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The Harper government is distancing itself from a former Conservative staffer who was at the heart of the party's recent efforts to win a first seat on Montreal Island, and who was arrested on corruption charges as part of the latest police sweep in Quebec.

Under opposition grilling in the House, Heritage Minister James Moore said his former minister staffer, Saulie Zajdel, was arrested in relation to "municipal matters, and not federal ones."

"If in his municipal career ... he in any way broke the law, he should have the book thrown at him," Mr. Moore said.

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A former city councillor in Montreal, Mr. Zajdel was the Conservative candidate in the 2011 election in the Montreal riding of Mount Royal, finishing 2,300 votes behind the incumbent, Liberal MP Irwin Cotler. Five months later, Mr. Zajdel was hired to work for Mr. Moore's office in Montreal to act "a liaison between the Government and the city's cultural communities."

The contract lasted from October, 2011 to March, 2012, a period in which Mr. Zajdel was seen to be acting as a "shadow MP" in the riding that has long been targeted by the Conservative Party, given its strong Jewish community. Mr. Cotler complained at the time that the Conservatives were spreading rumours that he was about to resign and force a by-election in the riding, and that Mr. Zajdel was using his taxpayer-funded position to prepare a second campaign in the riding. However, Mr. Zajdel left Mr. Moore's office when his position inside the government became the subject of much media scrutiny.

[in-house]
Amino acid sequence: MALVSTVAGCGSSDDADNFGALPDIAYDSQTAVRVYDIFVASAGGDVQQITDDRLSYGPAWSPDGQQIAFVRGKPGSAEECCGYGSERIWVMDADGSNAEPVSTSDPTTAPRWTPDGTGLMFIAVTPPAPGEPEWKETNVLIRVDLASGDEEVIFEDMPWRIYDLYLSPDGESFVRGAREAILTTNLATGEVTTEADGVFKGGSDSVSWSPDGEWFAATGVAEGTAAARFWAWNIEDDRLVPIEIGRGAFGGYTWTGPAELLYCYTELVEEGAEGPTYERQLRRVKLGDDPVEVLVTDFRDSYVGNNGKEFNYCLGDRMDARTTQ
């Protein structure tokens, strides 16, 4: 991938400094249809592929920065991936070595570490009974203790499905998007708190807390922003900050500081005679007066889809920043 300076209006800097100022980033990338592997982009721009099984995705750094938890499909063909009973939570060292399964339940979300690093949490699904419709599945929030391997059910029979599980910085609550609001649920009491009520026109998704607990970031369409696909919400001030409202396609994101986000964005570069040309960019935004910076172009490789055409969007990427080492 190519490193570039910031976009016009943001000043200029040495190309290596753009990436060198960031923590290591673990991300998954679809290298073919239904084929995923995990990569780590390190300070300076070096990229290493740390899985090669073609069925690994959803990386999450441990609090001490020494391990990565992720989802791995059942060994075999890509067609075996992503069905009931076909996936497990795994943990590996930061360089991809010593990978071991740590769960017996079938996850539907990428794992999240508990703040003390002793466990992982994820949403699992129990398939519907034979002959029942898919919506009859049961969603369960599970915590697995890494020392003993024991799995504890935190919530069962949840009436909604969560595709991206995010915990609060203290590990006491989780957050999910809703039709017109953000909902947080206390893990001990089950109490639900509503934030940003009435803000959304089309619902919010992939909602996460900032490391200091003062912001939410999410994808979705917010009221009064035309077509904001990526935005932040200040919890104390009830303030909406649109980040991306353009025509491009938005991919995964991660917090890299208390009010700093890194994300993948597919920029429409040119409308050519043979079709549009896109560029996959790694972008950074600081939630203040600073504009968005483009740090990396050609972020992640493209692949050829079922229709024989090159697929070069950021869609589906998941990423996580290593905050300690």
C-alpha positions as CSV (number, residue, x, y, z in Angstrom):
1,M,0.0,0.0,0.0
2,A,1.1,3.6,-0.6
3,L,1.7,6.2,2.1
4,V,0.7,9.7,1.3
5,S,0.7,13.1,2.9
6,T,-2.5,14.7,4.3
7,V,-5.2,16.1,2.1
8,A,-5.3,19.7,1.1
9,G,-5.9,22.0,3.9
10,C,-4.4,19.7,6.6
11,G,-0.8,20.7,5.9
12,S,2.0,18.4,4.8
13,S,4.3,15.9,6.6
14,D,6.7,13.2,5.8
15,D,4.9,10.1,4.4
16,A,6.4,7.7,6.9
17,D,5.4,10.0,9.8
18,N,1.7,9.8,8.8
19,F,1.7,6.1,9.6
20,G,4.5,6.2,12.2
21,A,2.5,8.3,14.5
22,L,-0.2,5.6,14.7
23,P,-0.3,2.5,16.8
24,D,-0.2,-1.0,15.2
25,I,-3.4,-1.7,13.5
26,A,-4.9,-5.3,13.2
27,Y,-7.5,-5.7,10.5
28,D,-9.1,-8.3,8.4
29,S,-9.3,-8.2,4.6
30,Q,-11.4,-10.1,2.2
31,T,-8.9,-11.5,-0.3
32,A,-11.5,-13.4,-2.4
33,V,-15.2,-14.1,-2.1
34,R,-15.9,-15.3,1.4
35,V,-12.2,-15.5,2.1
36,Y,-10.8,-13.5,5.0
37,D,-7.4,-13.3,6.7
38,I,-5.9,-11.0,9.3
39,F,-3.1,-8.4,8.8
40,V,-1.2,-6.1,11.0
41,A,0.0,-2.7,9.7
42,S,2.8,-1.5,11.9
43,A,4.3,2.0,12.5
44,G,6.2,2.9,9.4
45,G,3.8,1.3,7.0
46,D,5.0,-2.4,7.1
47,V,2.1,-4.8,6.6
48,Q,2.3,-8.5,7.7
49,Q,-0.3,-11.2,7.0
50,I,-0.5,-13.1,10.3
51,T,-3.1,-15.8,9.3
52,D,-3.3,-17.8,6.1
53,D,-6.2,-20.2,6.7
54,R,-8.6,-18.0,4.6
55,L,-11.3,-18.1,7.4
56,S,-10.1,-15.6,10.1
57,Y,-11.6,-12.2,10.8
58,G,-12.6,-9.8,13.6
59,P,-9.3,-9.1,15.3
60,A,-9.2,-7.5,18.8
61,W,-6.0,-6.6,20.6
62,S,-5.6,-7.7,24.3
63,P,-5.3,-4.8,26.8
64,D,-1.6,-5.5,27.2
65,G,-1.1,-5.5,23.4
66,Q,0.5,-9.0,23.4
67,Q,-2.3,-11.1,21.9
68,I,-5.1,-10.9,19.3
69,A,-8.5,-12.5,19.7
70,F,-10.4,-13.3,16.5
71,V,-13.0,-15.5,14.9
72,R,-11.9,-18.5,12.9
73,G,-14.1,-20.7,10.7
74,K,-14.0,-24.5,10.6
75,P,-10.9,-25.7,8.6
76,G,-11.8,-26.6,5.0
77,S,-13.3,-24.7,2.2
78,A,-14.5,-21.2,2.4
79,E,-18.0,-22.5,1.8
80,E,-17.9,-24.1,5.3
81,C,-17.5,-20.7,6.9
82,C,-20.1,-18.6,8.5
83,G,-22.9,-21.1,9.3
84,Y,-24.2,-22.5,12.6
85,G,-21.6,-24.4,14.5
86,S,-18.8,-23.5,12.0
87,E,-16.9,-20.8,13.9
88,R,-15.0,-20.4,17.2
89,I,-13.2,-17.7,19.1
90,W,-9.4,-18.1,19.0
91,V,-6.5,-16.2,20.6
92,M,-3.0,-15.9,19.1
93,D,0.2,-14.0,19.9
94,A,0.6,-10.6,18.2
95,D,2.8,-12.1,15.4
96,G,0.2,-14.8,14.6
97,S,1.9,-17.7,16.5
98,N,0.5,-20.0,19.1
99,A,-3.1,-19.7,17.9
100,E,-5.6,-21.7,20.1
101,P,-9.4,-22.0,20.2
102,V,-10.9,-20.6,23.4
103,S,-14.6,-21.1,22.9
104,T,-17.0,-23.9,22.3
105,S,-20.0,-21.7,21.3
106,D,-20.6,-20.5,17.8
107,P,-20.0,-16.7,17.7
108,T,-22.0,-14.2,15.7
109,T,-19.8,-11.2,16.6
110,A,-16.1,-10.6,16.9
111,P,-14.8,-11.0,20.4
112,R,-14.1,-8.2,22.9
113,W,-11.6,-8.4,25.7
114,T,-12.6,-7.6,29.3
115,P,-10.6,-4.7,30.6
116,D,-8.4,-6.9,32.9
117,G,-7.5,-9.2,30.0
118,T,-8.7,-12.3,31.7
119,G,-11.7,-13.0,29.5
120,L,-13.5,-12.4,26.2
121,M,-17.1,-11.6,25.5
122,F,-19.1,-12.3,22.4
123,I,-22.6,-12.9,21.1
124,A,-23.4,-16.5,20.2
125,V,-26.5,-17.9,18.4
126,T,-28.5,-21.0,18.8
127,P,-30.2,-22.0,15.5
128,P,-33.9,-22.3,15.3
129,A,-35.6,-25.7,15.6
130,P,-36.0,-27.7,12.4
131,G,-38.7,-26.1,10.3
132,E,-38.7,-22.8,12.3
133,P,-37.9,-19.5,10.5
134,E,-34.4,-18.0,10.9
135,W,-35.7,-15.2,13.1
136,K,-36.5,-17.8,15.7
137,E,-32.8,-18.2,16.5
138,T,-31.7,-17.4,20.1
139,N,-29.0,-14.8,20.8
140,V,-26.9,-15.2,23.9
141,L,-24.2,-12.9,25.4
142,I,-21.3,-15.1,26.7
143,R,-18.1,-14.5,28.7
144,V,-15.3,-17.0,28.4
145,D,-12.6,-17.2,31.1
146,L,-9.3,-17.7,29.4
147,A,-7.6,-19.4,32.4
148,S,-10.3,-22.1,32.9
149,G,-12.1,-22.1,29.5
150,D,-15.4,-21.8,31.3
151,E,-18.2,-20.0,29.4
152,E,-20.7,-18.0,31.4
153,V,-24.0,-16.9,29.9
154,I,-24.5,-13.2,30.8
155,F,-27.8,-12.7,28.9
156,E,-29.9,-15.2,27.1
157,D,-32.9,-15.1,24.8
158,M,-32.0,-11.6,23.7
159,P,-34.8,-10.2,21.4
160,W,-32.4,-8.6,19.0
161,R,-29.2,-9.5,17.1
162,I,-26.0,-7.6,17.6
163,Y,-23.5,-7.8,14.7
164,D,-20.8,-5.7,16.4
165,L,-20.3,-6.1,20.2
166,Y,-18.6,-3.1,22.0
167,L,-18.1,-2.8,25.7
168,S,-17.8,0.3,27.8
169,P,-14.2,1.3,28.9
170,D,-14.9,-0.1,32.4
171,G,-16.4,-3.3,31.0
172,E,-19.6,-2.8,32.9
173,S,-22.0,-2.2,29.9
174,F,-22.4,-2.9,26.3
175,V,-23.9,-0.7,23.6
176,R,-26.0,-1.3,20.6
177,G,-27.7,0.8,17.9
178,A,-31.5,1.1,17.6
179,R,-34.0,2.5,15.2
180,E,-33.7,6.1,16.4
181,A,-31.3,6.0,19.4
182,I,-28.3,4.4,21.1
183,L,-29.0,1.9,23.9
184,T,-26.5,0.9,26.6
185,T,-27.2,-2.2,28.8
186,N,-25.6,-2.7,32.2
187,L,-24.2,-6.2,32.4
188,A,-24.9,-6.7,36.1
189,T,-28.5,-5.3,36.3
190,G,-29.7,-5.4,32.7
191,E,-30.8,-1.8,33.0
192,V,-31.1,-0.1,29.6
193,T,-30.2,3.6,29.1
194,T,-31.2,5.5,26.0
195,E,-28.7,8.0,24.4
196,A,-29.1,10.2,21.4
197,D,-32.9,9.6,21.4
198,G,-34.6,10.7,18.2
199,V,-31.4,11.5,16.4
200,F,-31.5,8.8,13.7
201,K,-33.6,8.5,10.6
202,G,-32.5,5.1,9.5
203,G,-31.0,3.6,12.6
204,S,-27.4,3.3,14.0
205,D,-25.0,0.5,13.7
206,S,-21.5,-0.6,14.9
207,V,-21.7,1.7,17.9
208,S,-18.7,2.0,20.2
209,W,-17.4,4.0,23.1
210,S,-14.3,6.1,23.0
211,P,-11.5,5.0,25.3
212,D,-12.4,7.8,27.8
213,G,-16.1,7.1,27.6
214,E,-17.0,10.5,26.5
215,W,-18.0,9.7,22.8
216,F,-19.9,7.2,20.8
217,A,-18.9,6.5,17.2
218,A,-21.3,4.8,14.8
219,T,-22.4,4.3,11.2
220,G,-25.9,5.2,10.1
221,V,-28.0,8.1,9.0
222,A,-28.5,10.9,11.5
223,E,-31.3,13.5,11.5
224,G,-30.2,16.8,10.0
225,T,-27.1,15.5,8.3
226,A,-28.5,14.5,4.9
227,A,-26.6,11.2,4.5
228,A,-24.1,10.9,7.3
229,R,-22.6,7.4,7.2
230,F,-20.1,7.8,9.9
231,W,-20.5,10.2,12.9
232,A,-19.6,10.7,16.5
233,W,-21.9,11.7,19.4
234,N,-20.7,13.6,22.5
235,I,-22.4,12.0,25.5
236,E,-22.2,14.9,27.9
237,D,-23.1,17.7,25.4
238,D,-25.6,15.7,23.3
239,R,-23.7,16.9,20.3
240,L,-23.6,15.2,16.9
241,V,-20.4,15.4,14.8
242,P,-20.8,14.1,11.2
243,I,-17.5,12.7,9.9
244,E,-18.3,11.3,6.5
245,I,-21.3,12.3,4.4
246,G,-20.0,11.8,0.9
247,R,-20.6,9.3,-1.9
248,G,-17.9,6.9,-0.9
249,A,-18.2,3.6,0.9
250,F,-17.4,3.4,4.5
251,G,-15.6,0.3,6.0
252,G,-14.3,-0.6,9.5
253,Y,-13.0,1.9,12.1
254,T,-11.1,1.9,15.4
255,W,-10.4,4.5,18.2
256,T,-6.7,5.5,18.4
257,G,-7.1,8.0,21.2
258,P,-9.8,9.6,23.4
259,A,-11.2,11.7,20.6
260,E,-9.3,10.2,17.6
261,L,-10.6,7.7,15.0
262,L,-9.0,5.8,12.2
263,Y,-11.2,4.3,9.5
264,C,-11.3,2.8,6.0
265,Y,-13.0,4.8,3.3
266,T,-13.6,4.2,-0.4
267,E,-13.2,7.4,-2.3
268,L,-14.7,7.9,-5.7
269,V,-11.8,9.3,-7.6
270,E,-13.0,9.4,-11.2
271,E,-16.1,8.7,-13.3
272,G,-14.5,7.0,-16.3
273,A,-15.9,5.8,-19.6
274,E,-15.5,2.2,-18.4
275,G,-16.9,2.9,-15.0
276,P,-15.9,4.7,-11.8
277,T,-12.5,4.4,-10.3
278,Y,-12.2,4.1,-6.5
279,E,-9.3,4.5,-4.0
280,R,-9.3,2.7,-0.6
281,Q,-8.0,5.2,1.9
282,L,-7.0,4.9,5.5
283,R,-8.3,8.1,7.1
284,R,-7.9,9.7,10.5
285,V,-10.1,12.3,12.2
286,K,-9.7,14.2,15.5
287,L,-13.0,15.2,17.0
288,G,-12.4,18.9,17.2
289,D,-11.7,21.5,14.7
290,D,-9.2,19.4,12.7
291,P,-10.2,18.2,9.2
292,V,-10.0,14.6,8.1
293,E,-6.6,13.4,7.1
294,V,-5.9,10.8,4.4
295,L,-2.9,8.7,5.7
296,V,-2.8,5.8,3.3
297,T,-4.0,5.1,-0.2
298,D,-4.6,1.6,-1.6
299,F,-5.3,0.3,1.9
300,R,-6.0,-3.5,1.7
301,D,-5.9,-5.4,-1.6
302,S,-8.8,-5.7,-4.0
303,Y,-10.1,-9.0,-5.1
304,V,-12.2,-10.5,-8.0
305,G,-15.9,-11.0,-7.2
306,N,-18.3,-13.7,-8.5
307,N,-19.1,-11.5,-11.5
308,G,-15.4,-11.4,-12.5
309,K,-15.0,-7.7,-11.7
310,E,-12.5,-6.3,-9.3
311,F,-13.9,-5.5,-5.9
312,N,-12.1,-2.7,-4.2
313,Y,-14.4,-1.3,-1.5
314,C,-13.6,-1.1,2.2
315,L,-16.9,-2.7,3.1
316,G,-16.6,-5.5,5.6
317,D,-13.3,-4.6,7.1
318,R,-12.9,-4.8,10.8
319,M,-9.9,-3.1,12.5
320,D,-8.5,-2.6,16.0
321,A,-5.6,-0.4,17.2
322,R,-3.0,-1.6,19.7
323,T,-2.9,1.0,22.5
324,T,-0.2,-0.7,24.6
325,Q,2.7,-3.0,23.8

Mr. Zajdel, a former city councillor in Montreal, was charged on Monday with five counts of breach of trust, fraud and corruption. According to Quebec's anti-corruption unit, the charges against Mr. Zajdel are linked to allegations of bribery in relation to real estate deals in 2007 and 2008.

The opposition parties have been trying for months to highlight the links between the Conservative Party and members of Montreal's embattled political class. During Monday's Question Period, NDP Leader Thomas Mulcair said that "the entire Conservative network has been tarnished by the arrest of one of their star candidates."

In a statement on Monday, Mr. Cotler refused to weigh in Mr. Zajdel's case, stating "everyone benefits from the presumption of innocence and thus I have no comment while the police investigation and related process in this matter are ongoing."

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